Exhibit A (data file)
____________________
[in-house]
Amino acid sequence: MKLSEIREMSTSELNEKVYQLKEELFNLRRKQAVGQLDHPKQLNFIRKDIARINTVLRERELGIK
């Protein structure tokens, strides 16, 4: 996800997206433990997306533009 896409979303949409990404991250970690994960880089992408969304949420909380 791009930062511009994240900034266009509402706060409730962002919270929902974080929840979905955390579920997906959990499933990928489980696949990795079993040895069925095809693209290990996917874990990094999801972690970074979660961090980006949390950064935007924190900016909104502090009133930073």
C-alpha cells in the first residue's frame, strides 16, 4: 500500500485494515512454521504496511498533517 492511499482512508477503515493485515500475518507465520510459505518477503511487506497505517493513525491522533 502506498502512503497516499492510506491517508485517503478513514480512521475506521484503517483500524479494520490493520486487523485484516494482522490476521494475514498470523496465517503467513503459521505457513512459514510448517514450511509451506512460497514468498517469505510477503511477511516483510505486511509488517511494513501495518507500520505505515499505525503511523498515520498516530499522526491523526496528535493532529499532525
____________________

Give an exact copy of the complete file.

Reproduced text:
[in-house]
Amino acid sequence: MKLSEIREMSTSELNEKVYQLKEELFNLRRKQAVGQLDHPKQLNFIRKDIARINTVLRERELGIK
């Protein structure tokens, strides 16, 4: 996800997206433990997306533009 896409979303949409990404991250970690994960880089992408969304949420909380 791009930062511009994240900034266009509402706060409730962002919270929902974080929840979905955390579920997906959990499933990928489980696949990795079993040895069925095809693209290990996917874990990094999801972690970074979660961090980006949390950064935007924190900016909104502090009133930073």
C-alpha cells in the first residue's frame, strides 16, 4: 500500500485494515512454521504496511498533517 492511499482512508477503515493485515500475518507465520510459505518477503511487506497505517493513525491522533 502506498502512503497516499492510506491517508485517503478513514480512521475506521484503517483500524479494520490493520486487523485484516494482522490476521494475514498470523496465517503467513503459521505457513512459514510448517514450511509451506512460497514468498517469505510477503511477511516483510505486511509488517511494513501495518507500520505505515499505525503511523498515520498516530499522526491523526496528535493532529499532525